It sounds so easy and so good. Indeed, so much seemed to hinge on what Nancy Reagan advised during the 1980s: Just Say No. She meant of course to say No to drugs.
Okay, sure. That’s good advice. But if all we ever do is say No, we are a sorry species.
One of my best friends ever (T. Michael Dempsey, a theater and philosophy and theology guru) helped me to see some years ago now that the best and most important thing human beings can do is to say “Yes.”
Mike is a genius in many respects, not least in his ability to teach improvisational theater. Among the many exercises he facilitates with his students is the “Yes Game.” This is disarmingly simple and profound. In this game, people take turns suggesting some activity that the whole group can do, like running around the room, or rolling around on the floor, or hopping on one foot while chanting “bacon, bacon, bacon.” It doesn’t matter what it is, when someone suggests something to do, everyone says, “Yes!” And then we all do it.
I cannot describe the profound effect this “simple” game can have. To say Yes to life, to people, to love, to opportunity, to risk, to relationship, to relaxation…to God. This is what we are made for.
Tomorrow on the Christian calendar is Trinity Sunday. Many Churches will be hearing from an ancient Hebrew prophet in their worship services. It will be a portion from Isaiah, the one in which the prophet has an astounding vision of God’s presence and glory (see chapter 6).
In the midst of that praise-filled vision, the divine voice speaks: “Who will go for us, and whom shall we send?”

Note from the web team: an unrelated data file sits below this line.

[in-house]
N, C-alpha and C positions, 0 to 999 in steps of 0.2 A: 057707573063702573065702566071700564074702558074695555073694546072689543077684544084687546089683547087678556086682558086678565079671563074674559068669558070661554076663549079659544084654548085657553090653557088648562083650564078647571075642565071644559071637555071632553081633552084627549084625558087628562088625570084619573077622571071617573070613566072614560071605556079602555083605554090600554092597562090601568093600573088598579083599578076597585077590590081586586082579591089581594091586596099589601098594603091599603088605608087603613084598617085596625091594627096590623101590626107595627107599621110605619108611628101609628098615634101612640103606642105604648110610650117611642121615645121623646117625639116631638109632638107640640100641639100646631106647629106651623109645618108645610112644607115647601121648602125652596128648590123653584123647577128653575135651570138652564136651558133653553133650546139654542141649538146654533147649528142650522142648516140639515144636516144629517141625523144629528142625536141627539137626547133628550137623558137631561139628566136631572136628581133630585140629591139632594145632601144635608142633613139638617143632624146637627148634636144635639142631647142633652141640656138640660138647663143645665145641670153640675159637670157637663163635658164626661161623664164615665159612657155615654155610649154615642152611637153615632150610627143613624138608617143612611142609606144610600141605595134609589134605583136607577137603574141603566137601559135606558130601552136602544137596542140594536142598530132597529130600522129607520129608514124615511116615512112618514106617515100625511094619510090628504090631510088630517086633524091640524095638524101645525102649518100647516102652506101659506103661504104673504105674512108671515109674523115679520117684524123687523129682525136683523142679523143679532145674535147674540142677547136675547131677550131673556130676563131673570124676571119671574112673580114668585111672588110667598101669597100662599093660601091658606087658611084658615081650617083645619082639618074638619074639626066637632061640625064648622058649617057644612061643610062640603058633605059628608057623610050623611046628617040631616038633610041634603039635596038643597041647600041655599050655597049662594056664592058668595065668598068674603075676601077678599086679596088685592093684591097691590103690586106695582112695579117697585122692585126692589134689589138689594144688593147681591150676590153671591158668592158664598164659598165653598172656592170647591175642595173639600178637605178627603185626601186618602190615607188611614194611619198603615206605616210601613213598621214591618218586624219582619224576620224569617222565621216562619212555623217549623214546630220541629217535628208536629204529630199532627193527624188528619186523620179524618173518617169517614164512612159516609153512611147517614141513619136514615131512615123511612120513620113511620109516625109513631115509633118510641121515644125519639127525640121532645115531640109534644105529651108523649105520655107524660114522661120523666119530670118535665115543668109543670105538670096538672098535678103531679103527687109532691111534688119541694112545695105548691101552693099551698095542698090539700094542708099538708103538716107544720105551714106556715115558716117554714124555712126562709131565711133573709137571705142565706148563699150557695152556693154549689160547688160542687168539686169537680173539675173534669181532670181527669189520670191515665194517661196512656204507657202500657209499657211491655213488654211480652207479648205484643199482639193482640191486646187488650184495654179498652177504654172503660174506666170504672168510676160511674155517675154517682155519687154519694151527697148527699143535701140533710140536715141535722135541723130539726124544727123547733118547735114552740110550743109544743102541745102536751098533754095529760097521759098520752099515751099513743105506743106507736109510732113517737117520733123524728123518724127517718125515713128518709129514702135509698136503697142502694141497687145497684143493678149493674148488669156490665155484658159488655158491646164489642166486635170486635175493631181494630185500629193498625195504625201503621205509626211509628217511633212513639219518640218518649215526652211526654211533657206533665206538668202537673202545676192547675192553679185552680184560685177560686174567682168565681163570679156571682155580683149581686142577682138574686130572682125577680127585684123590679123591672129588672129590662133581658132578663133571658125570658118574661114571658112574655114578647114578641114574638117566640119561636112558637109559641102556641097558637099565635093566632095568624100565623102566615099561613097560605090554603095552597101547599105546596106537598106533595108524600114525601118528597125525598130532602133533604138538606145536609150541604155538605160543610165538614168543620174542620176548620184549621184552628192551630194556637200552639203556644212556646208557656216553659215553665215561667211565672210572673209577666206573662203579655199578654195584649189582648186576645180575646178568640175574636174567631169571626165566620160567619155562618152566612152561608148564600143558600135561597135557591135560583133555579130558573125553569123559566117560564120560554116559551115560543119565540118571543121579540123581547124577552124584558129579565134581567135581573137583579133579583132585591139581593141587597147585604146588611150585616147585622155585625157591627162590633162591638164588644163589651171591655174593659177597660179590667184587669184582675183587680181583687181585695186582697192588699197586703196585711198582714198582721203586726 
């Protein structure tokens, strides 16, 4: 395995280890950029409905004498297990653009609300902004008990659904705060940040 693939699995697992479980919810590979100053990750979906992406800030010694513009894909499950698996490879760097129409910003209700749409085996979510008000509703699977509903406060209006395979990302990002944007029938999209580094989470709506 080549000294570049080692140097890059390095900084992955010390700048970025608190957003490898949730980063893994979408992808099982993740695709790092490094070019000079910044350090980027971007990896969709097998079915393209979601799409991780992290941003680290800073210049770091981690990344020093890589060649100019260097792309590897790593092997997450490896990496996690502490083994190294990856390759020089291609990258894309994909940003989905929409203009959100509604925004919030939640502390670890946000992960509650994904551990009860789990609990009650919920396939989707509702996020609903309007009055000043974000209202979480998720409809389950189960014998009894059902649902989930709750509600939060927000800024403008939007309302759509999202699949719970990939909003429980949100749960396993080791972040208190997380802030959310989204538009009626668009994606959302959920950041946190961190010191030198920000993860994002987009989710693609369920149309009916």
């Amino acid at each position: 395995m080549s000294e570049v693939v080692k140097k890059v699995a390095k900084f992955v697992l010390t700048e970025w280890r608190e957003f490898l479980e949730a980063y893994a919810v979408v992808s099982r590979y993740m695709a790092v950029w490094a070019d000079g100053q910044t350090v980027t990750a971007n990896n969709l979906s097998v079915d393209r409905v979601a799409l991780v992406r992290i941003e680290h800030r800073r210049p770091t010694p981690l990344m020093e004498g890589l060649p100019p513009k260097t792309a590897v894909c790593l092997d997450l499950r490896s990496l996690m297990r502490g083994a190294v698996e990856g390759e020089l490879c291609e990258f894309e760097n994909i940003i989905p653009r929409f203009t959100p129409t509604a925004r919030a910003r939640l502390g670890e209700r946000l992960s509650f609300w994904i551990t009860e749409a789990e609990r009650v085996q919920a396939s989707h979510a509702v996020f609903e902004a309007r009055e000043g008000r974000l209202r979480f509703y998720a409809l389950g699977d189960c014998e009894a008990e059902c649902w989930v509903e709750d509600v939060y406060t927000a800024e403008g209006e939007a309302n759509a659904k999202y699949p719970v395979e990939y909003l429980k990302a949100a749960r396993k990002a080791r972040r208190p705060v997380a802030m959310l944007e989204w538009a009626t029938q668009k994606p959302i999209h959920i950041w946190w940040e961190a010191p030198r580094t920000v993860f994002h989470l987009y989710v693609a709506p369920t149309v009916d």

It’s important to note here that Isaiah’s society at the time was in something of a mess. Isaiah’s account of this moment is signaled rather precisely in the first verse of that chapter, “In the year that King Uzziah died….”
His society was unraveling, in other words. And someone had to do something. Someone had to speak some hard truths. Something had to change. (Sound familiar?)
Caught up in that astounding moment of divine worship that Isaiah describes, when the divine voice speaks and seeks someone – anyone – to make a difference, Isaiah doesn’t hesitate: “Send me!”
Isaiah said yes. And that’s all that matters. Whatever comes next, whatever details need to be worked out, whatever plan needs to be negotiated and executed – all of that can come later, and indeed God provides all that stuff, as Isaiah later learned. The most important thing is that Isaiah said “Yes!”
I love Trinity Sunday and I am happily a Trinitarian Christian. That doesn’t mean that I “understand” the Trinity or that I think all other views of the divine life are somehow “wrong.” It means for me what I think it must have meant for Isaiah: the God who is above all things is also in all things; the God who is transcendent also dwells among us; the God who cannot be captured in doctrines nevertheless speaks: “Who will go for us?”
That might be the most peculiar thing of all about Christian faith and life today: worship matters. In an age when “spirituality” trumps “religion,” I believe there is still much to be said for the religious rites of worship. Both Jewish and Christian ancestors attest to the life-changing, world-transforming character of worship. Praising God with others can actually change the world. I believe this. I’ve seen it. And I want to find ever new ways to say “Yes!” to it.
Let us therefore worship the unfathomable mystery of God tomorrow, and may our worship help us to say Yes to the divine call. Our world is in desperate need. Now is not the time to say No. Now is the time to say Yes to that Mystery no one can comprehend but which calls to each of us nonetheless: Will you go? Will you do it? Will you change the world?